For years the coal rescue mantra has been quite simple – if it goes bang get out as fast as you can.
To help with this coal mines have self-contained self-rescuer change out stations along the way.
The idea with these is that miners stop there to swap out the SCSRs before continuing on up to the surface.
However, there is no allowance for the safety rescue chambers that underground hard rock miners largely take for granted.
Just a couple of weeks ago one of these chambers played a key role in keeping an underground gold mine’s workers safe.
On March 19 a truck caught fire at the Ballarat gold mine trapping 19 workers underground.
Those workers went into a safety chamber while the truck’s sprinkler system helped mitigate the blaze.
They were able to sit in an albeit tight, safe space with breathable air and air conditioning.
The chamber, from Strata Worldwide, had a carbon dioxide scrubber system that was activated in one of the units to maintain fresh air.
Ah, the coal miners will say. Those air conditioning and scrubber systems require power and that has to be made intrinsically safe to operate in an underground coal environment.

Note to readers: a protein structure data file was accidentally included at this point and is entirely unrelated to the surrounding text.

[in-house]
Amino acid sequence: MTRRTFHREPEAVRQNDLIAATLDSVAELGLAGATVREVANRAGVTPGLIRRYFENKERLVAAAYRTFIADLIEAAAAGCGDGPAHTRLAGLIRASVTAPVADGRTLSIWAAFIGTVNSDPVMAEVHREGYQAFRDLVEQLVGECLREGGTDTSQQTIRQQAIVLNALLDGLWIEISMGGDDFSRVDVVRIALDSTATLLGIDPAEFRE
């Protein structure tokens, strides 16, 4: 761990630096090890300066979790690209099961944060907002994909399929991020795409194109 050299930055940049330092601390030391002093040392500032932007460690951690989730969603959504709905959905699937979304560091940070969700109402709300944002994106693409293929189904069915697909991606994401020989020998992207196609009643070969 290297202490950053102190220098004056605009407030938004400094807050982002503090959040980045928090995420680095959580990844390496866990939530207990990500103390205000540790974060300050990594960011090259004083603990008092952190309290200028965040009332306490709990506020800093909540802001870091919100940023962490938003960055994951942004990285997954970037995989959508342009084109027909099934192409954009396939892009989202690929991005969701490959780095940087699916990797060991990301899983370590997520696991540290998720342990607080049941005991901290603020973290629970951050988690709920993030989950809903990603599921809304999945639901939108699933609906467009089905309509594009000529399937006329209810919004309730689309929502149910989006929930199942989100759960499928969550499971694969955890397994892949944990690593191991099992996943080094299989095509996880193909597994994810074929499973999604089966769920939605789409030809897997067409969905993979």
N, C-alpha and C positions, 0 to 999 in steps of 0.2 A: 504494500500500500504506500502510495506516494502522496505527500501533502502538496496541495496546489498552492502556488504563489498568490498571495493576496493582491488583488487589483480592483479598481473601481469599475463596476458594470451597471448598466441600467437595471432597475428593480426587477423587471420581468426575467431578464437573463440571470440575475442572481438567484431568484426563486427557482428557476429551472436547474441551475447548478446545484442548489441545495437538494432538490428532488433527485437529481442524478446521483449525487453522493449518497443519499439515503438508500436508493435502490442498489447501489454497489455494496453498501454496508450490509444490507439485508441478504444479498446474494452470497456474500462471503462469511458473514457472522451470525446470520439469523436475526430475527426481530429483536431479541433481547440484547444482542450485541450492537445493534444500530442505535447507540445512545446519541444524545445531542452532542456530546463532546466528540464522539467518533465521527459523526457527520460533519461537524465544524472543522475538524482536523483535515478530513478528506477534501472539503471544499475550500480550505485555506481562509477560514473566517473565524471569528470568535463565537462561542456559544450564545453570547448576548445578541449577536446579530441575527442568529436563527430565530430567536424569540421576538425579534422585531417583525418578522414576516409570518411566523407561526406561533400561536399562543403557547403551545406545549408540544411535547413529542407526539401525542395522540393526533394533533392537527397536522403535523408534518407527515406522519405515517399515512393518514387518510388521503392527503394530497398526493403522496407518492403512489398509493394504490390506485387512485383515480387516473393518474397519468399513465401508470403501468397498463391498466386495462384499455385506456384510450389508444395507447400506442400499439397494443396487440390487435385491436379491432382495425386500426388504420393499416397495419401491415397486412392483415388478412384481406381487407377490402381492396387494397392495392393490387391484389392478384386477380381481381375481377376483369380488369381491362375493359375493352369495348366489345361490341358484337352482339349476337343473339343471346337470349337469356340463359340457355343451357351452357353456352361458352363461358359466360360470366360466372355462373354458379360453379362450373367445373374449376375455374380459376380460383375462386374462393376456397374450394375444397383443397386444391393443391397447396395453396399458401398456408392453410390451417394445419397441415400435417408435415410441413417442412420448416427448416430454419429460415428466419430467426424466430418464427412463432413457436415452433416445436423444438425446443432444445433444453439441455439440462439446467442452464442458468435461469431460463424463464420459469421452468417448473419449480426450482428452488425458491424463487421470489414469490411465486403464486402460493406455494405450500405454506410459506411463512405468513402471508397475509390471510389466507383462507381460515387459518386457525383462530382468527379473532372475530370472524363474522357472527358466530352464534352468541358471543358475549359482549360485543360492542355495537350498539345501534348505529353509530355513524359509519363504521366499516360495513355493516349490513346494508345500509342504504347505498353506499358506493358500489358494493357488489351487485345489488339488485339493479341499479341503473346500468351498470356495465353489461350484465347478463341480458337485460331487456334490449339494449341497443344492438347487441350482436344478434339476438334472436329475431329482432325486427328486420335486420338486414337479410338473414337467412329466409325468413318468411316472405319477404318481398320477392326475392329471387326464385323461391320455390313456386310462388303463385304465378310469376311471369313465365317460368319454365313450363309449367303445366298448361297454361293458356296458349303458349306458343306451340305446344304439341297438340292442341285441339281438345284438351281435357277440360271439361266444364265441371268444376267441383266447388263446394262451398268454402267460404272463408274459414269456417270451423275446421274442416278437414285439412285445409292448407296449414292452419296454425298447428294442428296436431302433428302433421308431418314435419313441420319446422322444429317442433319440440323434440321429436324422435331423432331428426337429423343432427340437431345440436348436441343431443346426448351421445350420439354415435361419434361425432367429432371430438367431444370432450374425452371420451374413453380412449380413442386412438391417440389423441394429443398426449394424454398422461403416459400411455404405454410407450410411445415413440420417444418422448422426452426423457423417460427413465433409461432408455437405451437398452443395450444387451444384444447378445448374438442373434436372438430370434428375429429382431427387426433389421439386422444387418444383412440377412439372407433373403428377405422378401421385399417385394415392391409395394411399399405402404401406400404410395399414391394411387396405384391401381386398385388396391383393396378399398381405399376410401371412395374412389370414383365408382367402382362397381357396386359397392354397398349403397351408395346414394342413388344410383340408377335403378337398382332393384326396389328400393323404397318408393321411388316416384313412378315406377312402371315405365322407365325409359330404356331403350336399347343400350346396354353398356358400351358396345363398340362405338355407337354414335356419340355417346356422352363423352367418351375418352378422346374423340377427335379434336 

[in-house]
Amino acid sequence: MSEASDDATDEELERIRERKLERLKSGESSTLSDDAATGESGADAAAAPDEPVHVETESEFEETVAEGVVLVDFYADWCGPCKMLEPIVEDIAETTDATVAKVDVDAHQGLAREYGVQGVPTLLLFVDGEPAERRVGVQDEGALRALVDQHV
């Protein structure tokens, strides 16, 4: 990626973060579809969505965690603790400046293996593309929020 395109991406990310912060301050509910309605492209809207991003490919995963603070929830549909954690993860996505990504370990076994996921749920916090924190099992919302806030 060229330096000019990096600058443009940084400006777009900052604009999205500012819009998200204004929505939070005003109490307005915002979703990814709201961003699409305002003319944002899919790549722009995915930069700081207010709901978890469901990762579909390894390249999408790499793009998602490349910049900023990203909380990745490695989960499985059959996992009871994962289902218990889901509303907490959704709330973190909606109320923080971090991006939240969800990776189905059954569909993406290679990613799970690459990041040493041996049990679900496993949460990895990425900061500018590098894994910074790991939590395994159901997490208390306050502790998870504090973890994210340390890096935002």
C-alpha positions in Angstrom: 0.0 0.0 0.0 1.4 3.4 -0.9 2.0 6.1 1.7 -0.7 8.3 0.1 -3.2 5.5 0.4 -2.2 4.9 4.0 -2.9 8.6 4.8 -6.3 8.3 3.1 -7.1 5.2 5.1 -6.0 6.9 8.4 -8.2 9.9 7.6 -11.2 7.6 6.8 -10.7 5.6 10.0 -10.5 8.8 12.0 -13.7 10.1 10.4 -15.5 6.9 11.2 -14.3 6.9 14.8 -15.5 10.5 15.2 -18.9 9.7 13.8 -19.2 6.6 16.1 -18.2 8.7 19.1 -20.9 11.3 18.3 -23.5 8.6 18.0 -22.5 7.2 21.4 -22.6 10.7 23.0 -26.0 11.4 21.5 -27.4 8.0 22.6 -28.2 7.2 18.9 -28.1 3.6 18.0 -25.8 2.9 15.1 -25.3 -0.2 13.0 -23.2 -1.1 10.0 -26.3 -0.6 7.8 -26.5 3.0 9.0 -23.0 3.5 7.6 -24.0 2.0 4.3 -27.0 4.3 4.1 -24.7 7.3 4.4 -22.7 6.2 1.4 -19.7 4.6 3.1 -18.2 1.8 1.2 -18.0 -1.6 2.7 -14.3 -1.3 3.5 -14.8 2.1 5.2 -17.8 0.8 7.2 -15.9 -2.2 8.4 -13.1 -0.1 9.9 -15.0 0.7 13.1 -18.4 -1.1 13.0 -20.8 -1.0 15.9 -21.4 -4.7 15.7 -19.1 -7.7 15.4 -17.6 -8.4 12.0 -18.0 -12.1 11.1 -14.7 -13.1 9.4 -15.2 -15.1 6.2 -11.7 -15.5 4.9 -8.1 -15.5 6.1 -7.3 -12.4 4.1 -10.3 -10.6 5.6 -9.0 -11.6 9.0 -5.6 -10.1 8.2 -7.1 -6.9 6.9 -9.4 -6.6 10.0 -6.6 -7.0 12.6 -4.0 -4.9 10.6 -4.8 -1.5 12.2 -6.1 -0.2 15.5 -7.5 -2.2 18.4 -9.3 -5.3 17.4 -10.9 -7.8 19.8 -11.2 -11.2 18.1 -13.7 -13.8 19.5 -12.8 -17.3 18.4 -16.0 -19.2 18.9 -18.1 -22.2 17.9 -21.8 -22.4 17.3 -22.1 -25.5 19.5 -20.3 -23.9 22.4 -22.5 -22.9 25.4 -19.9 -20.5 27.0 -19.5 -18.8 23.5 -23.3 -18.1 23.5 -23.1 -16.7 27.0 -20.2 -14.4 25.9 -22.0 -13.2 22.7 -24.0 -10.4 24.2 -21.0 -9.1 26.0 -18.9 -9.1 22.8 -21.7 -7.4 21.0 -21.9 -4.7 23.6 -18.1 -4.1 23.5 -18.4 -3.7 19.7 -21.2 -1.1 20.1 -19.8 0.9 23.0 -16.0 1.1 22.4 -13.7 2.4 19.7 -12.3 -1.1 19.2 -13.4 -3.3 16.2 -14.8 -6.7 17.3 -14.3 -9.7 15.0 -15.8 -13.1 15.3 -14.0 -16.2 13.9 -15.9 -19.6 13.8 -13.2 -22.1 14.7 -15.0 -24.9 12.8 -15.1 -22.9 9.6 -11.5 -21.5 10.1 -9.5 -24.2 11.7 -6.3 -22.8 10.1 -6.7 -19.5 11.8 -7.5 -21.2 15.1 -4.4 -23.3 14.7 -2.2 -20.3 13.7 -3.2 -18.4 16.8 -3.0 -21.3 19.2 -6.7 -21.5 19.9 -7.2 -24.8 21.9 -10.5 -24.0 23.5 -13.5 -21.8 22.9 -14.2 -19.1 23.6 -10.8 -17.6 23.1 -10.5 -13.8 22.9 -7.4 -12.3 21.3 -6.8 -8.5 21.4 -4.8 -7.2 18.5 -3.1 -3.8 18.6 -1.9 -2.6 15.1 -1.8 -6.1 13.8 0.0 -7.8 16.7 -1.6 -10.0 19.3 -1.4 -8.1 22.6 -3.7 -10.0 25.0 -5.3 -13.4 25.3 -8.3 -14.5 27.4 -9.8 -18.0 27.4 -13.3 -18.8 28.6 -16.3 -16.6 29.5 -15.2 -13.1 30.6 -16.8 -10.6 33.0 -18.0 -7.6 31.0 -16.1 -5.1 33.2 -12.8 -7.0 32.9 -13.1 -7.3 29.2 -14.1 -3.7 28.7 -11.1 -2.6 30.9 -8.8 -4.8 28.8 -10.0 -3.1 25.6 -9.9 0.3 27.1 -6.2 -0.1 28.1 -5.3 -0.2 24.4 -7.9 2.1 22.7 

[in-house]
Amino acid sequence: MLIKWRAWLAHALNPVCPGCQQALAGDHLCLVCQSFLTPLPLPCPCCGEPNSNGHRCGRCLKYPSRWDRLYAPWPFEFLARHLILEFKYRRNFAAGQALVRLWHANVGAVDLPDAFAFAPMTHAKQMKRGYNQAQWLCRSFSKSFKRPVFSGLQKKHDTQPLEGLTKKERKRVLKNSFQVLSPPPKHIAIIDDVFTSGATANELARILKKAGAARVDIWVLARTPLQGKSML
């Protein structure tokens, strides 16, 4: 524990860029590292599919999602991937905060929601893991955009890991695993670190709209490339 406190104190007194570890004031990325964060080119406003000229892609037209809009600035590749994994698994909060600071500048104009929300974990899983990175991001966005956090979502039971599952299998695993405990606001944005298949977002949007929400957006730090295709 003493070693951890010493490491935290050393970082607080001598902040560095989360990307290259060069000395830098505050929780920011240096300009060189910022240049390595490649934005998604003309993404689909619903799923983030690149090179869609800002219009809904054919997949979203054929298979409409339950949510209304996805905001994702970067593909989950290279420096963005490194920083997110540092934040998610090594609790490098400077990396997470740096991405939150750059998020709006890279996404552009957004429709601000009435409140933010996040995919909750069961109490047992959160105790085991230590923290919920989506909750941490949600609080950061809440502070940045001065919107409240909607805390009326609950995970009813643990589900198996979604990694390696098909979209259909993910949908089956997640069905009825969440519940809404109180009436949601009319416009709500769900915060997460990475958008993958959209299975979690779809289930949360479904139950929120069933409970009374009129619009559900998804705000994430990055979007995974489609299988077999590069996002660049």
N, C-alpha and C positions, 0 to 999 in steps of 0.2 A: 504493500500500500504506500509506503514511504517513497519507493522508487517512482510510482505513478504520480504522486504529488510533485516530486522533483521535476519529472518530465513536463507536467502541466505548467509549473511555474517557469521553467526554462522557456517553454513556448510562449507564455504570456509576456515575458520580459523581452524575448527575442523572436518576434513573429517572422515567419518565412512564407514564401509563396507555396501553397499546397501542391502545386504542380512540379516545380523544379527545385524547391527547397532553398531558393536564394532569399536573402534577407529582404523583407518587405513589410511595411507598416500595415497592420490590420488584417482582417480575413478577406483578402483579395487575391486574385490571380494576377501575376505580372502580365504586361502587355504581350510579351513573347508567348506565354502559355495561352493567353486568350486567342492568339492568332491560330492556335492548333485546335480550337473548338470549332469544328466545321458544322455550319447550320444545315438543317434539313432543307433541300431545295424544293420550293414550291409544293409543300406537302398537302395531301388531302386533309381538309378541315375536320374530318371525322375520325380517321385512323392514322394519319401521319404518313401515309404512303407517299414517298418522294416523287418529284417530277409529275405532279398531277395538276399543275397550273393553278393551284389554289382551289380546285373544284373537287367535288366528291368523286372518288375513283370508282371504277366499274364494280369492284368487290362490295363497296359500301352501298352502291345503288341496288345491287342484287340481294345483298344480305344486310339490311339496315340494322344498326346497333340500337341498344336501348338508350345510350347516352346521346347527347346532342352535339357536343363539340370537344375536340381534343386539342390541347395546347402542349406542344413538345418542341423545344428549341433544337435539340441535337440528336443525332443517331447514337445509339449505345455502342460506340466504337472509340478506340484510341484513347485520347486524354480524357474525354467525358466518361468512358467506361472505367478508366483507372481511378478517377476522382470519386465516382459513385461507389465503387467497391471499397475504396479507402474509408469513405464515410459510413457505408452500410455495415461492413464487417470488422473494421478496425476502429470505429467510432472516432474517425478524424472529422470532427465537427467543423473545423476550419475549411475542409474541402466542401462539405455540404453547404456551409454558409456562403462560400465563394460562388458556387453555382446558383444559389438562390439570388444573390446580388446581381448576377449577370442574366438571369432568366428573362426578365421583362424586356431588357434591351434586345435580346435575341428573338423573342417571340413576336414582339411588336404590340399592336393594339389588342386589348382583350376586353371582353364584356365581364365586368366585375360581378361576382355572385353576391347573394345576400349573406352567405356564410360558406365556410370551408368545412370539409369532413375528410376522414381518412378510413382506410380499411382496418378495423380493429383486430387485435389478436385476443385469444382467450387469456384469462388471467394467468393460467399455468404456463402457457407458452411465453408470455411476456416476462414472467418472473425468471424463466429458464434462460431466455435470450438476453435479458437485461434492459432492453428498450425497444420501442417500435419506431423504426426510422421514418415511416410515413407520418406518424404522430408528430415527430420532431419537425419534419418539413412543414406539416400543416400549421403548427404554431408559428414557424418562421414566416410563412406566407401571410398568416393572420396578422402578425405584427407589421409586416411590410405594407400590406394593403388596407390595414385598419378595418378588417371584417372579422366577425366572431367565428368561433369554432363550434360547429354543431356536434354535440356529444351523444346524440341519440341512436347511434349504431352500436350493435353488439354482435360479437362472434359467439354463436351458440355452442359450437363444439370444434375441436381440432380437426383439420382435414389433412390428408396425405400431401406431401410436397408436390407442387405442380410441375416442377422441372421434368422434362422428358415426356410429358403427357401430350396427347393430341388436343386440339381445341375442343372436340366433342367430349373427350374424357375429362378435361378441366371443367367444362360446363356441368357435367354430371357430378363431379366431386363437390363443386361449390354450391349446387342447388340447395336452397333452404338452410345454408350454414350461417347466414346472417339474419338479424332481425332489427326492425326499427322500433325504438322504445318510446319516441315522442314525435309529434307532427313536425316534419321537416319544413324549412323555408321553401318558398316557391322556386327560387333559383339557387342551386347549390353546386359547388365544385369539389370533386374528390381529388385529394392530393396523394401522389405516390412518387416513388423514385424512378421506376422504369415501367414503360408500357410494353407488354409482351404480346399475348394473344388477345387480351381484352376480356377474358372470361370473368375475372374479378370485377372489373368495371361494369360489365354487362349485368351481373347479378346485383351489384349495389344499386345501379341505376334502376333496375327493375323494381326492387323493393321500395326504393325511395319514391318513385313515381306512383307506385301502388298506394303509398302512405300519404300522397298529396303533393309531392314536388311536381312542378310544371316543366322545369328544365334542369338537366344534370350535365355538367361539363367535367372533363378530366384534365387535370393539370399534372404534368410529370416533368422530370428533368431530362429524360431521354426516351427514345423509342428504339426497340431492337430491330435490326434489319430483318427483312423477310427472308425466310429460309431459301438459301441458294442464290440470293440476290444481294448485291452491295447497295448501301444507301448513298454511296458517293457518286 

Also, the results of a fire in a potentially explosive environment such as an underground coal mine are markedly different to a fire in a hard rock operation.
Well, both Strata and its competitor Minearc have developed intrinsically safe safety chambers for coal mines.
Those chambers are designed to handle the effects of a coal dust or methane blast and to protect occupants from those and the fires likely to come after them.
However, they are hitting a wall with the operations which do not wish to install them.
The mines are sticking to the mantra of get out quickly.
What is wrong with putting some of these chambers in the coal workings?
Sometimes, escape to the surface may not be possible. This way those miners will have the option of seeking immediate shelter until the emergency has passed.
Minearc Australasian business development manager Paul Medcraft has long called for the New South Wales and Queensland mines safety inspectorates to make such chambers mandatory.
He suggests a Queensland government report acknowledging the need for underground safe havens has been buried for the past five years.
“The report itself – rather than being widespread, well read and freely available – was difficult to find and having been found was available to purchase for $44 with an interesting twist; the online application to purchase required me to answer the question: ‘How would my receiving this document benefit the Queensland coal industry?’,” Medcraft said.
“Surely a better question would be: ‘How is it benefiting the Queensland coal industry to keep the document in an obscure location and charge for its purchase?’.”
Medcraft said the US, China, the UK and other countries had all passed refuge chamber legislation and Australia was lagging behind.